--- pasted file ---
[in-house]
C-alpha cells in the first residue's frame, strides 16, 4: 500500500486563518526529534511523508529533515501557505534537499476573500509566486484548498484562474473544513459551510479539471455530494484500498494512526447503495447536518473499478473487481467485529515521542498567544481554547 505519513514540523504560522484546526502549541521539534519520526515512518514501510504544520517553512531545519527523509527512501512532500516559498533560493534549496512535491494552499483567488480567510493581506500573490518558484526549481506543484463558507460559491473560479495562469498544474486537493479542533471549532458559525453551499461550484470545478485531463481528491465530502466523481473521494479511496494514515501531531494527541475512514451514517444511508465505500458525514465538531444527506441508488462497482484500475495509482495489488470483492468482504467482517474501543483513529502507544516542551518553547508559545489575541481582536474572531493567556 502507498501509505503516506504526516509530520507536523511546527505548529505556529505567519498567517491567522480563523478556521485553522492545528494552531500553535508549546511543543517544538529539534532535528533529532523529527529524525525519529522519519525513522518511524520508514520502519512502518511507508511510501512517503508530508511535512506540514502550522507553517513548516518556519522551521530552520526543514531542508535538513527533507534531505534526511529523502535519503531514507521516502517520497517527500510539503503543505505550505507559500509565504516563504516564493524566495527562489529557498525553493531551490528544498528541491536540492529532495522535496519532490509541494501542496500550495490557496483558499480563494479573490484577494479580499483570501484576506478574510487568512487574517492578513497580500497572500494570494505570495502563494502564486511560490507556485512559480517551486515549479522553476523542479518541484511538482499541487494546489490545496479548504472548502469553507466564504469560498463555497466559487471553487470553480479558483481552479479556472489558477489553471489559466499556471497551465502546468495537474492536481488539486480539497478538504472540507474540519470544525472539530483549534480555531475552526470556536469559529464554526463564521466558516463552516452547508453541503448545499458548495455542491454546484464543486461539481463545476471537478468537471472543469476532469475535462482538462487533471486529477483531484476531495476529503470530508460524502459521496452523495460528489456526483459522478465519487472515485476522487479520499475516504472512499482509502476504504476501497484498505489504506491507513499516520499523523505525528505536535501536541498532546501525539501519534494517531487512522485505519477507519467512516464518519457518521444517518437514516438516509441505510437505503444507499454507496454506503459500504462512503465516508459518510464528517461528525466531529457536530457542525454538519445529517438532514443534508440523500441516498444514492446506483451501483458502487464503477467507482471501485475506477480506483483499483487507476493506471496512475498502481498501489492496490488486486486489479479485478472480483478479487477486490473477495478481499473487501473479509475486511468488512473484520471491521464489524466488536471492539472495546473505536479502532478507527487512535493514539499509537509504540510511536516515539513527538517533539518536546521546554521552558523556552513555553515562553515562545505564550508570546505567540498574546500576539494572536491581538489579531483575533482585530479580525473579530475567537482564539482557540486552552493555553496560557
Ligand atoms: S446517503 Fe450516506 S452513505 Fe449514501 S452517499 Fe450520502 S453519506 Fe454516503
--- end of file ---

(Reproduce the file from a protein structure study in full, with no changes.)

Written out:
[in-house]
C-alpha cells in the first residue's frame, strides 16, 4: 500500500486563518526529534511523508529533515501557505534537499476573500509566486484548498484562474473544513459551510479539471455530494484500498494512526447503495447536518473499478473487481467485529515521542498567544481554547 505519513514540523504560522484546526502549541521539534519520526515512518514501510504544520517553512531545519527523509527512501512532500516559498533560493534549496512535491494552499483567488480567510493581506500573490518558484526549481506543484463558507460559491473560479495562469498544474486537493479542533471549532458559525453551499461550484470545478485531463481528491465530502466523481473521494479511496494514515501531531494527541475512514451514517444511508465505500458525514465538531444527506441508488462497482484500475495509482495489488470483492468482504467482517474501543483513529502507544516542551518553547508559545489575541481582536474572531493567556 502507498501509505503516506504526516509530520507536523511546527505548529505556529505567519498567517491567522480563523478556521485553522492545528494552531500553535508549546511543543517544538529539534532535528533529532523529527529524525525519529522519519525513522518511524520508514520502519512502518511507508511510501512517503508530508511535512506540514502550522507553517513548516518556519522551521530552520526543514531542508535538513527533507534531505534526511529523502535519503531514507521516502517520497517527500510539503503543505505550505507559500509565504516563504516564493524566495527562489529557498525553493531551490528544498528541491536540492529532495522535496519532490509541494501542496500550495490557496483558499480563494479573490484577494479580499483570501484576506478574510487568512487574517492578513497580500497572500494570494505570495502563494502564486511560490507556485512559480517551486515549479522553476523542479518541484511538482499541487494546489490545496479548504472548502469553507466564504469560498463555497466559487471553487470553480479558483481552479479556472489558477489553471489559466499556471497551465502546468495537474492536481488539486480539497478538504472540507474540519470544525472539530483549534480555531475552526470556536469559529464554526463564521466558516463552516452547508453541503448545499458548495455542491454546484464543486461539481463545476471537478468537471472543469476532469475535462482538462487533471486529477483531484476531495476529503470530508460524502459521496452523495460528489456526483459522478465519487472515485476522487479520499475516504472512499482509502476504504476501497484498505489504506491507513499516520499523523505525528505536535501536541498532546501525539501519534494517531487512522485505519477507519467512516464518519457518521444517518437514516438516509441505510437505503444507499454507496454506503459500504462512503465516508459518510464528517461528525466531529457536530457542525454538519445529517438532514443534508440523500441516498444514492446506483451501483458502487464503477467507482471501485475506477480506483483499483487507476493506471496512475498502481498501489492496490488486486486489479479485478472480483478479487477486490473477495478481499473487501473479509475486511468488512473484520471491521464489524466488536471492539472495546473505536479502532478507527487512535493514539499509537509504540510511536516515539513527538517533539518536546521546554521552558523556552513555553515562553515562545505564550508570546505567540498574546500576539494572536491581538489579531483575533482585530479580525473579530475567537482564539482557540486552552493555553496560557
Ligand atoms: S446517503 Fe450516506 S452513505 Fe449514501 S452517499 Fe450520502 S453519506 Fe454516503